I liked Jethro Brice’s proposal that innovation be considered the symptom of a condition – he proposed “of an engaged process” – rather than a goal. This would point to a condition where everything is continuously in flux and shifting and everything is indeed “new” provided one’s process or frame of mind takes those shifting grounds into account and adjusts and adapts to them. This would require an extraordinary degree of flexibility and responsiveness where every decision taken is already critically questioned as it is made, taken back, tailored, fiddled with and changed.
Elsewhere, we have engaged with the concept of speculation. Rather than limit the definition of speculation to more or less immediate and financial gratification, it struck us as useful if we define speculation as a methodology, a way to approach a continuously shifting terrain. In the face of radical uncertainty, the speculative – the awareness that things could be different – offers a framework for action and debate. What that leads to is an embrace of simultaneity, that in the moment of action several options are equally valid at the same time and none can be dismissed nor embraced exclusively. Such simultaneity seems to run counter to innovation but only if we consider innovation as an absolute standard. The moment innovation is defined as a process – as Jethro does – it signals not a ranking but a deep investment in a given situation and the specific.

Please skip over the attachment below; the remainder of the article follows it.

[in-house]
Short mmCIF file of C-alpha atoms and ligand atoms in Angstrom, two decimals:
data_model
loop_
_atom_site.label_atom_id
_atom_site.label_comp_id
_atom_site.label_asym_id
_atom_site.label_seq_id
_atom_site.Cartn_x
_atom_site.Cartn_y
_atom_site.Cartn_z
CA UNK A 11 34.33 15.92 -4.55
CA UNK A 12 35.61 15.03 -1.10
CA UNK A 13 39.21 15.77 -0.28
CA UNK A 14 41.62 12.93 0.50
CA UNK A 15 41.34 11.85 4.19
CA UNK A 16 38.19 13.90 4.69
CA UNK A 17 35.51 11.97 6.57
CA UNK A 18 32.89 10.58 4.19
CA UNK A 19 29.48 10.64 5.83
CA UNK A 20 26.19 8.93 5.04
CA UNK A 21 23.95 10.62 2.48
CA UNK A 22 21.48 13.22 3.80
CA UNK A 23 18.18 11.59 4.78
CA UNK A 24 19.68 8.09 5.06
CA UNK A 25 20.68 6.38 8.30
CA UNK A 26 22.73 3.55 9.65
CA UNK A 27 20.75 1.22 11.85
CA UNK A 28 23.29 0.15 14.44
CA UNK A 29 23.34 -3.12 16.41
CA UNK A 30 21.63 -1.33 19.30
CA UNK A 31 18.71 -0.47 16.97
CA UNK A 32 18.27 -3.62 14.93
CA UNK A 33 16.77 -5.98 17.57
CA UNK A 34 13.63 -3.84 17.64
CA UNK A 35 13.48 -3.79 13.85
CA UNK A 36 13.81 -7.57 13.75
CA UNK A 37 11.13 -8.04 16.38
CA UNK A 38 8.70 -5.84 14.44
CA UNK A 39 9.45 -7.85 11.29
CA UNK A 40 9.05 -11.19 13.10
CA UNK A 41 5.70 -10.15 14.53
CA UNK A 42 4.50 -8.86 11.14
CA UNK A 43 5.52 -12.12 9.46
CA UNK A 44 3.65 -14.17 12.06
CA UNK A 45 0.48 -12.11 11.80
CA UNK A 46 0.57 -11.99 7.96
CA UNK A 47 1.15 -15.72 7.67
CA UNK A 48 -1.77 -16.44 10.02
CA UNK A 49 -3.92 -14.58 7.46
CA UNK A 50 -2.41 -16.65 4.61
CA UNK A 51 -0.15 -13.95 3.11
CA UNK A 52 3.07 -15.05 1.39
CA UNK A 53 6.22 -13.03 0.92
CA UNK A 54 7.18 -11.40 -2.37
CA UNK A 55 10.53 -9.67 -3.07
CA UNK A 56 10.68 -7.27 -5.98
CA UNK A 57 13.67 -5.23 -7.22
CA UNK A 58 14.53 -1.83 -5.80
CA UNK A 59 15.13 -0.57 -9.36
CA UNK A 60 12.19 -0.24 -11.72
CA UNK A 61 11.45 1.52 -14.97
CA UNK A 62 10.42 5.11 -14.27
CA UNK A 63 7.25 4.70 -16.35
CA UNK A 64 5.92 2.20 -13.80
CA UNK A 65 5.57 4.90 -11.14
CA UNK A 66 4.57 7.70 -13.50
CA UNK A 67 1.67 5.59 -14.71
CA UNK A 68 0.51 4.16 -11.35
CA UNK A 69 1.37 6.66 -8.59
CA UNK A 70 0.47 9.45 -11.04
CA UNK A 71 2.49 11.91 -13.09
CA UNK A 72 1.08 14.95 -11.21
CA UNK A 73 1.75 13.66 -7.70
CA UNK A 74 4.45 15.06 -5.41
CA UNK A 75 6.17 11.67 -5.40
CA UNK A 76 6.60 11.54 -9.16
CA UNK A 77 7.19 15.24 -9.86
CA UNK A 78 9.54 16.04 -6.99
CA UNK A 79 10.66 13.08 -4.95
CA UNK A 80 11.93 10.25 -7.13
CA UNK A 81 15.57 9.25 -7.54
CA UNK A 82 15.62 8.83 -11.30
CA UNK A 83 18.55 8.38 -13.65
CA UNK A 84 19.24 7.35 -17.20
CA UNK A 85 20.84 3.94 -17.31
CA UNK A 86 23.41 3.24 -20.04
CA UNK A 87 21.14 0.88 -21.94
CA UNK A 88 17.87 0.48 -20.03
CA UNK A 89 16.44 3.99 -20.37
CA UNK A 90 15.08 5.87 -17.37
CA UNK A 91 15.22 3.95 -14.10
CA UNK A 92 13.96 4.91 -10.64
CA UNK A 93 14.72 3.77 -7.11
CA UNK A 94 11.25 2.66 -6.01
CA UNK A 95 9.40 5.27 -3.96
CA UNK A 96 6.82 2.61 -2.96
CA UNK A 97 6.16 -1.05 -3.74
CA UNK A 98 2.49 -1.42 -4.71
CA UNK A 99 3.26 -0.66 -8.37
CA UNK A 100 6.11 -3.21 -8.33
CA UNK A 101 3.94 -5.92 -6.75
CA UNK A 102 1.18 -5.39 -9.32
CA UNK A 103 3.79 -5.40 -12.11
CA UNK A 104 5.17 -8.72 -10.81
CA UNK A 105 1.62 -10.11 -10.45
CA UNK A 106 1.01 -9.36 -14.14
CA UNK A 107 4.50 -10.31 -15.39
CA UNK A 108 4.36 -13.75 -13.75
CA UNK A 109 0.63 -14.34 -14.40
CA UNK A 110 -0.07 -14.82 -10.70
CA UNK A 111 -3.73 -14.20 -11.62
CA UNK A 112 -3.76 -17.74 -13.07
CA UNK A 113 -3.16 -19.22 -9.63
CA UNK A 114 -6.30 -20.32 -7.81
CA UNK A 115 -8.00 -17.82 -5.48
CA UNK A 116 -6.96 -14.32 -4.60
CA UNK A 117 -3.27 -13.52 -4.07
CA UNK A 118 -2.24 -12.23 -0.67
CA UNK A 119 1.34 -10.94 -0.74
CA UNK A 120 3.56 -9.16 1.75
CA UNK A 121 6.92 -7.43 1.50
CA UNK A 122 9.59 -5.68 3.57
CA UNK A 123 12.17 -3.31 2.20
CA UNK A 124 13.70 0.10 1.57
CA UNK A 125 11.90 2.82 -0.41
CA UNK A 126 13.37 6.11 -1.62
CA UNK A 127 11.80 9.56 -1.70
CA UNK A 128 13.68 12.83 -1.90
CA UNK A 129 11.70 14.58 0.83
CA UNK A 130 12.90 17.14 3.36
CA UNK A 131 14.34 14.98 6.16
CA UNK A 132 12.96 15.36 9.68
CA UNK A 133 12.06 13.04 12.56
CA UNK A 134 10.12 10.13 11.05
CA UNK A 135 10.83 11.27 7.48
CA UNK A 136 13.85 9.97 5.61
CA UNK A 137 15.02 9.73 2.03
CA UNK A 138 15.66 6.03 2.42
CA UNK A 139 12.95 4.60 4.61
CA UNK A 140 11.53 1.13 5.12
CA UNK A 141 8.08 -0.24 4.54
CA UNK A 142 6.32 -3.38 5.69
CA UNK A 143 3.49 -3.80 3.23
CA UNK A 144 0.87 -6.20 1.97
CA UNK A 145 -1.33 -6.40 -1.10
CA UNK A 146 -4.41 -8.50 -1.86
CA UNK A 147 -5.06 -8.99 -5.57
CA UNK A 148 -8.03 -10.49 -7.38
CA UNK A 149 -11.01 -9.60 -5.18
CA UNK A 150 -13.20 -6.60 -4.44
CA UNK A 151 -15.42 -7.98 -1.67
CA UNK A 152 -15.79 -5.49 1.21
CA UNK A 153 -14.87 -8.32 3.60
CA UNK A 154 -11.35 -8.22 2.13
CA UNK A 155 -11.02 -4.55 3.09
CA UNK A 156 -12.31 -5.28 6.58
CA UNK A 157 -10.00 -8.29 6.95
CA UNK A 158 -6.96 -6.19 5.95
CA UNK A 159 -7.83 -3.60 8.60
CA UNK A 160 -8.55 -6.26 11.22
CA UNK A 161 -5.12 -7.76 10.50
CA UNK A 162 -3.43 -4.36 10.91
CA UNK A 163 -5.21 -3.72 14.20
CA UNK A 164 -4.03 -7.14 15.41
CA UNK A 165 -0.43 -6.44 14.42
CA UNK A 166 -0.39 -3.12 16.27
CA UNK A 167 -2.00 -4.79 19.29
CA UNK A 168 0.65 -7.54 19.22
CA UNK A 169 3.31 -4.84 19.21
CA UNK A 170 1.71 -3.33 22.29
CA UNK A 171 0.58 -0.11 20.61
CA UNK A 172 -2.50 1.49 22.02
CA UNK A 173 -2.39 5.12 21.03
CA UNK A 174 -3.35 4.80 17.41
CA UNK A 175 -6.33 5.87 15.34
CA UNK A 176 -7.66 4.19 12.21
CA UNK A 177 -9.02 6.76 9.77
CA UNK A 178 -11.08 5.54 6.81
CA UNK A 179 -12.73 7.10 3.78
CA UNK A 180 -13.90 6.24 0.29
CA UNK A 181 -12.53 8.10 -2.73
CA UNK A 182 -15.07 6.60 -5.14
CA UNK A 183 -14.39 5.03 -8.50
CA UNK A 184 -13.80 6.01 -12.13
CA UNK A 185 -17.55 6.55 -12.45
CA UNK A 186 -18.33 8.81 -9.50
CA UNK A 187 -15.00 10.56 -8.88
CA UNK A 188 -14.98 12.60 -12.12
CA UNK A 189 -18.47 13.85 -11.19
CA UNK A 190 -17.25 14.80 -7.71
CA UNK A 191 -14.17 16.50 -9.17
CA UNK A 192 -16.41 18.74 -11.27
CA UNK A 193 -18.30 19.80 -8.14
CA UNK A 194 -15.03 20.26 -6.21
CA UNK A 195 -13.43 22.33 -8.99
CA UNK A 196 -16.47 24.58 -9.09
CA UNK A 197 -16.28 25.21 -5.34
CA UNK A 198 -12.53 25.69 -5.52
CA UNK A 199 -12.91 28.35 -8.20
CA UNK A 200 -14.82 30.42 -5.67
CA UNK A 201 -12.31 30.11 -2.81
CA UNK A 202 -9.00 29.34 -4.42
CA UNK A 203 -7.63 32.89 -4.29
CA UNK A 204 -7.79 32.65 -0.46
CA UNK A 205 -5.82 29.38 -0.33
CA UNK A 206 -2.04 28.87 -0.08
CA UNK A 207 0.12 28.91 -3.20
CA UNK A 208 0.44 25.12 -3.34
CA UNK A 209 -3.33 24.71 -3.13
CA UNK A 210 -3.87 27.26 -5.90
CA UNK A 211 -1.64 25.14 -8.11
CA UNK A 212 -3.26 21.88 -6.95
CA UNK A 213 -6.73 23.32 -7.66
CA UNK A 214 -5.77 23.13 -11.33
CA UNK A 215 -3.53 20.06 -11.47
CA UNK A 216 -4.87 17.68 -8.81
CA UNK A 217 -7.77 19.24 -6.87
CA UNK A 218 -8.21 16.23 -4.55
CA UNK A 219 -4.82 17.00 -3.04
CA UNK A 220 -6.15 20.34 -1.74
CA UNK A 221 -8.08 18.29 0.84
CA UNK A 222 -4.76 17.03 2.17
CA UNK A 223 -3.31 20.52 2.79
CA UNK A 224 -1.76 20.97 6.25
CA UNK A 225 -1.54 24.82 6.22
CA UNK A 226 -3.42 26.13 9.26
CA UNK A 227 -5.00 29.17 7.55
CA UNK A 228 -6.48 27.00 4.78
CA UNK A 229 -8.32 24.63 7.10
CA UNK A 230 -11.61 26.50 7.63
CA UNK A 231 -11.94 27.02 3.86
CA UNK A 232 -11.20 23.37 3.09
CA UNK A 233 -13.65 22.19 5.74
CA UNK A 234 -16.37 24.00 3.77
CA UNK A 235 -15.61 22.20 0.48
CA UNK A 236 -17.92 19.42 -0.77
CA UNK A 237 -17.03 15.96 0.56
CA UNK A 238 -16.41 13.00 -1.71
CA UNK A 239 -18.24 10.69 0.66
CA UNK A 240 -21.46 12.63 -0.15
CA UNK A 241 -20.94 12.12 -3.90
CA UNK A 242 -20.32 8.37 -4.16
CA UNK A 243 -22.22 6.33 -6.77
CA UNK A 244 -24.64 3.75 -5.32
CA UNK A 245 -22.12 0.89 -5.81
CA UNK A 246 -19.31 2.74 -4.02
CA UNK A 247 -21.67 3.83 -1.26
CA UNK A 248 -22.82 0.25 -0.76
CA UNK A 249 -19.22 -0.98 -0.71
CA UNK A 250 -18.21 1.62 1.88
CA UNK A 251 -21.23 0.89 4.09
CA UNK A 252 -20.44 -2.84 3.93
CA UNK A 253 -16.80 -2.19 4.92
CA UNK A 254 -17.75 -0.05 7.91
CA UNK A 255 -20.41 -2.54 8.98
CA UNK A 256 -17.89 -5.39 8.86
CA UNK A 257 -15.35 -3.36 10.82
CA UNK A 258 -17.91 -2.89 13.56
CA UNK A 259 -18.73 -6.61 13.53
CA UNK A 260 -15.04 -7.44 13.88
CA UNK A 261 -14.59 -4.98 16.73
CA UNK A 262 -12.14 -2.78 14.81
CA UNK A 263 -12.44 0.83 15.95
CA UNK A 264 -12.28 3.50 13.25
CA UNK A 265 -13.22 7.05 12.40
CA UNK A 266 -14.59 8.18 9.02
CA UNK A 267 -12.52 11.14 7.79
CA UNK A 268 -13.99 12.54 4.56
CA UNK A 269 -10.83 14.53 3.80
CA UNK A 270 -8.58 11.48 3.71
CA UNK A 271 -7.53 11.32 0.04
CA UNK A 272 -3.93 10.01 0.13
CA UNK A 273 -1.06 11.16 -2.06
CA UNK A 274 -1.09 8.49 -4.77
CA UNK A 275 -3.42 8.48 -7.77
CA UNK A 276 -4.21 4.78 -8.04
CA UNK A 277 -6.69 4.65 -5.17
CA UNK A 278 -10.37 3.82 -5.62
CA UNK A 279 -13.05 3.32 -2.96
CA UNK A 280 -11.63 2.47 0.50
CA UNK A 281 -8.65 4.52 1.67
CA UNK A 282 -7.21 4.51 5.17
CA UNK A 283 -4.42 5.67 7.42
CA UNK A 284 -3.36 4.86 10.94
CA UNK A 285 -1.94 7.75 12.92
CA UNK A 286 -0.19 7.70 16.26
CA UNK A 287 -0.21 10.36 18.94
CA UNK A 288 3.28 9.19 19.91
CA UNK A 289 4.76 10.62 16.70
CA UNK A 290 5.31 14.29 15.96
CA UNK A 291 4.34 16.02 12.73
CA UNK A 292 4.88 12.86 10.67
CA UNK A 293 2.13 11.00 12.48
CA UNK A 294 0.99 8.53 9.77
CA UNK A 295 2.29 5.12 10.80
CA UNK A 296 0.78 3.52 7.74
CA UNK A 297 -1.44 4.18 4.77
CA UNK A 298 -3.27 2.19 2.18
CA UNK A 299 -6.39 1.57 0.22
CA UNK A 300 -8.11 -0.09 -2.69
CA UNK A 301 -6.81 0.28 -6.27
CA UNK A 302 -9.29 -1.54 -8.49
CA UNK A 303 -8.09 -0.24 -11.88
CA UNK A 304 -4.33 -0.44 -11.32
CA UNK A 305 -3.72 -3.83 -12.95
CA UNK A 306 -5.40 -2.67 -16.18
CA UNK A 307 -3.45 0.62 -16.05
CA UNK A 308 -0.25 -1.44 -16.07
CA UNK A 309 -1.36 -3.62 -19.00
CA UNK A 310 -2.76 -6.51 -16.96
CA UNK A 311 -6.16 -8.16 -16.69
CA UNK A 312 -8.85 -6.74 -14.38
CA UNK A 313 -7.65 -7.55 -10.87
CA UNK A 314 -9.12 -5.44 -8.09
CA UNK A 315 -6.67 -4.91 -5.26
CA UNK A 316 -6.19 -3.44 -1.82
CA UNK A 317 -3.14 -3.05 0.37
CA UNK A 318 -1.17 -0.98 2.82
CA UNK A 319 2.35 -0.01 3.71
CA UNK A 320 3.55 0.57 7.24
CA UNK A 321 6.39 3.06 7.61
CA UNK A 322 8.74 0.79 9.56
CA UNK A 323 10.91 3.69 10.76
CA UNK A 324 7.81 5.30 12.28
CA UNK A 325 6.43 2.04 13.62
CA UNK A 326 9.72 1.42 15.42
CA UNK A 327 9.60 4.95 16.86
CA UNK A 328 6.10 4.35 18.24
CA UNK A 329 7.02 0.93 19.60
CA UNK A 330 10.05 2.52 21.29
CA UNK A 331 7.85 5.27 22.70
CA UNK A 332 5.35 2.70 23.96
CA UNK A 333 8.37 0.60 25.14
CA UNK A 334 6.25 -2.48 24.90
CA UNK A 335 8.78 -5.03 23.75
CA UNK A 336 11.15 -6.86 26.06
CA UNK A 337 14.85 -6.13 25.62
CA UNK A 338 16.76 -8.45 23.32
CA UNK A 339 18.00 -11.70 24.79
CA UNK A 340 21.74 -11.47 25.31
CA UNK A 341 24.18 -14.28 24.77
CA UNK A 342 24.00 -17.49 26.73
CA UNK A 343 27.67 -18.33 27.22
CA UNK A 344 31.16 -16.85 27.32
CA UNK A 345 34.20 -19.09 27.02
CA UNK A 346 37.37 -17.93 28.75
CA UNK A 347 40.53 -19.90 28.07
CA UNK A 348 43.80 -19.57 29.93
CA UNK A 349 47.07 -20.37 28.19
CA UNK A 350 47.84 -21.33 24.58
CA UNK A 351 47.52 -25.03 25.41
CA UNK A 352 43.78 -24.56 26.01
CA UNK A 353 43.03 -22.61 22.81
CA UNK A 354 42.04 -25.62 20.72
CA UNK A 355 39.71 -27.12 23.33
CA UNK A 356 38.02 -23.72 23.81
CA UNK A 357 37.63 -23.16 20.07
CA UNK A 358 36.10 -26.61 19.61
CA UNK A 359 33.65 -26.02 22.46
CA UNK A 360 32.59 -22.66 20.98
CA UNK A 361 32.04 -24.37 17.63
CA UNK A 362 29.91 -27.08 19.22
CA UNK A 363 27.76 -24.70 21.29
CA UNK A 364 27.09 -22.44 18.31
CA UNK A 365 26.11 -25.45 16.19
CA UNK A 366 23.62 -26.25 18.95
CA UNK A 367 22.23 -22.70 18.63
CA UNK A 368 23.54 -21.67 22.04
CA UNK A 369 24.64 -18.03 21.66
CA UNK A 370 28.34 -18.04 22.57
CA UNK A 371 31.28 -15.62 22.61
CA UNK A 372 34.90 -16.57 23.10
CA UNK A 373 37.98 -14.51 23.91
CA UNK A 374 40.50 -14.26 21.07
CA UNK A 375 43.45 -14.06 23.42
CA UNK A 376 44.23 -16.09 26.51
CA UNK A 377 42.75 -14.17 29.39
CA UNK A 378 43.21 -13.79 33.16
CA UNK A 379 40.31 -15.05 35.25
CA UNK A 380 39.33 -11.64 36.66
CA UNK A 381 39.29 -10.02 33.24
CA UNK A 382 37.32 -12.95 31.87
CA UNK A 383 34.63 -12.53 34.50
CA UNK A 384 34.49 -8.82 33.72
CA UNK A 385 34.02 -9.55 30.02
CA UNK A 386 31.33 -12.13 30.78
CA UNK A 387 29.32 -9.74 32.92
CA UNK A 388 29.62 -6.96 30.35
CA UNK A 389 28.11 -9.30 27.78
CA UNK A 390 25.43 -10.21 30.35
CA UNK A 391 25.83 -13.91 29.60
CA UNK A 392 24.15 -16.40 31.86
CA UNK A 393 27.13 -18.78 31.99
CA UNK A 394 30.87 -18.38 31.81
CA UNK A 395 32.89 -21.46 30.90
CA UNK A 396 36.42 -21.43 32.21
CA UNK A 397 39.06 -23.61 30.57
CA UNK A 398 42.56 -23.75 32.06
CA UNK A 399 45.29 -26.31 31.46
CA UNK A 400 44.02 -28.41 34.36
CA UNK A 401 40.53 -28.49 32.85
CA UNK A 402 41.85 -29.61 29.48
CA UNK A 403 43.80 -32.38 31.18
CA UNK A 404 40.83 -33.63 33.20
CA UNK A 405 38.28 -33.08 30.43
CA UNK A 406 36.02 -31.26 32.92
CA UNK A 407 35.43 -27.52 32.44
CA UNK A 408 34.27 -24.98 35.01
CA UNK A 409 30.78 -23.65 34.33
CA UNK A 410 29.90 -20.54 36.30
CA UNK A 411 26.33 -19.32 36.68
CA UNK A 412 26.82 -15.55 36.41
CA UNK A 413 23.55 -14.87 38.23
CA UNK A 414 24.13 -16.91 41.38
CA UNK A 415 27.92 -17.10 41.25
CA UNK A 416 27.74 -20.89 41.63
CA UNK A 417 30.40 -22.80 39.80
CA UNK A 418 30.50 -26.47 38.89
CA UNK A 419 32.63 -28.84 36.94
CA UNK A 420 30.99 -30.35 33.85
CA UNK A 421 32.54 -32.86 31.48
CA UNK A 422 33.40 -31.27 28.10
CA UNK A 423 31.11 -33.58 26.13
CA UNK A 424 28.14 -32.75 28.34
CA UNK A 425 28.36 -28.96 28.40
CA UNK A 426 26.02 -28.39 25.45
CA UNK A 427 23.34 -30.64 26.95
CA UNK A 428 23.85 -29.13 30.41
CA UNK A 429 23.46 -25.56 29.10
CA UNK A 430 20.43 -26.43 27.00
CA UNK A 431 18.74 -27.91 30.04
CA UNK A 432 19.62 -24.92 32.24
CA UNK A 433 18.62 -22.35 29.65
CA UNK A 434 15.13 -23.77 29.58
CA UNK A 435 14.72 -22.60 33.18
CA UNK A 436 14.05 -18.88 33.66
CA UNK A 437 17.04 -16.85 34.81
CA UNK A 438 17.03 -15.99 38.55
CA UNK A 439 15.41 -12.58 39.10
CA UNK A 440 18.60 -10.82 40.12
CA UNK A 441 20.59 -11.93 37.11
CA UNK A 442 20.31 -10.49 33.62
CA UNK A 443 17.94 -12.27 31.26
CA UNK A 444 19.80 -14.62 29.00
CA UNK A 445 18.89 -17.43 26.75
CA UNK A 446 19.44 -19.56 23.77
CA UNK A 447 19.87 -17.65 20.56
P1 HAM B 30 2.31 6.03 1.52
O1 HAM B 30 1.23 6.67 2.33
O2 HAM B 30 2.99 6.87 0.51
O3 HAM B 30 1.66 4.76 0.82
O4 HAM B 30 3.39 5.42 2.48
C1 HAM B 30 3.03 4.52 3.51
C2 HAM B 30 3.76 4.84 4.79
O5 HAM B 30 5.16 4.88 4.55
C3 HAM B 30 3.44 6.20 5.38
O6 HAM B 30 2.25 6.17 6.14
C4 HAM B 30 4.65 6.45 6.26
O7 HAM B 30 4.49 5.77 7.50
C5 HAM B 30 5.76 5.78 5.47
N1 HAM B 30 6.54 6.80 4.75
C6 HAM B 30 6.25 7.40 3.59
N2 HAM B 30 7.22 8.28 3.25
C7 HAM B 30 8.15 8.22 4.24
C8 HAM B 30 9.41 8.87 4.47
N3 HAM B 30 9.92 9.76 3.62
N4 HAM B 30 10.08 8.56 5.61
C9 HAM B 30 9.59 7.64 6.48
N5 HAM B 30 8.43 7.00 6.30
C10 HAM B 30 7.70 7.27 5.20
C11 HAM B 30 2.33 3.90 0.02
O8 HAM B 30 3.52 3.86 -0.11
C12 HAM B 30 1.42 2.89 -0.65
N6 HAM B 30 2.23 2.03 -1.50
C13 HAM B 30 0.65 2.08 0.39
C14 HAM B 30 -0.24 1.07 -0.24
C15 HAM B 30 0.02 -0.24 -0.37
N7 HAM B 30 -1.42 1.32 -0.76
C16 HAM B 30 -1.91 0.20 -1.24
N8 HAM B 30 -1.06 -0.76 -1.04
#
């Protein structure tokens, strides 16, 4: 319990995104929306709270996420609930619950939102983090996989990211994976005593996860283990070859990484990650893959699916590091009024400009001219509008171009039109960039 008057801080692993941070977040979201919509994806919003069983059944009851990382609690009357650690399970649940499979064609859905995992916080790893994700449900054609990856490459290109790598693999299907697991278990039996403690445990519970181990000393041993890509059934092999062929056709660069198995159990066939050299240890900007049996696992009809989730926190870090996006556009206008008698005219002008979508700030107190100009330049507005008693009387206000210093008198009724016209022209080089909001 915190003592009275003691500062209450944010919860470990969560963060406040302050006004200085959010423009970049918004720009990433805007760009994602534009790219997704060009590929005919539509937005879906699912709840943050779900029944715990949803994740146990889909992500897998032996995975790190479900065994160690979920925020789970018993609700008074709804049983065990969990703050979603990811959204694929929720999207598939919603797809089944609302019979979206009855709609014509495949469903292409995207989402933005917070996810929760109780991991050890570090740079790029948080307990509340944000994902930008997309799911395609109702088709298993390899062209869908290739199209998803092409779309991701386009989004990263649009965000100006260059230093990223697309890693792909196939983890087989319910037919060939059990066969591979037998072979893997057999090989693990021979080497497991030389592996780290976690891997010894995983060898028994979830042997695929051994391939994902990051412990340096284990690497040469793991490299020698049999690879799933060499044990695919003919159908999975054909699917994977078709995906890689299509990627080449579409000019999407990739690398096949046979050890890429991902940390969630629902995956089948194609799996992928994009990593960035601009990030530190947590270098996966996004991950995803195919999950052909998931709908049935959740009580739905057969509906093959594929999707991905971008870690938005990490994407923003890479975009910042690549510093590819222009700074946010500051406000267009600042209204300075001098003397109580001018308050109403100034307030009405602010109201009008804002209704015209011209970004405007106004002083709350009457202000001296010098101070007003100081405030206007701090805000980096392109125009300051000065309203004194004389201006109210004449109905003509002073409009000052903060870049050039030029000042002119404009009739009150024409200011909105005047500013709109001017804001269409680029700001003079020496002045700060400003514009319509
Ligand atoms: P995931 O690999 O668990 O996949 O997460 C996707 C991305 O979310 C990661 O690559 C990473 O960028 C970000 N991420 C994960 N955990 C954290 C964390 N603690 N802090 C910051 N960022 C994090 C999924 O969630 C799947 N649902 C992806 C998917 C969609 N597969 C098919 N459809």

For SEA, this would mean a non-dogmatic, non-linear approach that cannot be duplicated or taught. In describing such successful projects one might be able to cull certain principles of action but never a rule that could be transferred to other situations. This seems to hold great potential for a way to be in the world that does justice to its multiplicities and incongruities. Alas, it makes for challenging evaluation procedures!
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Read more from Growing Dialogue: The Latest Thing
“Innovation as symptom?” by Carin Kuoni – October 31, 2014
Growing Dialogue is a series of moderated online debates among thought leaders in social practice.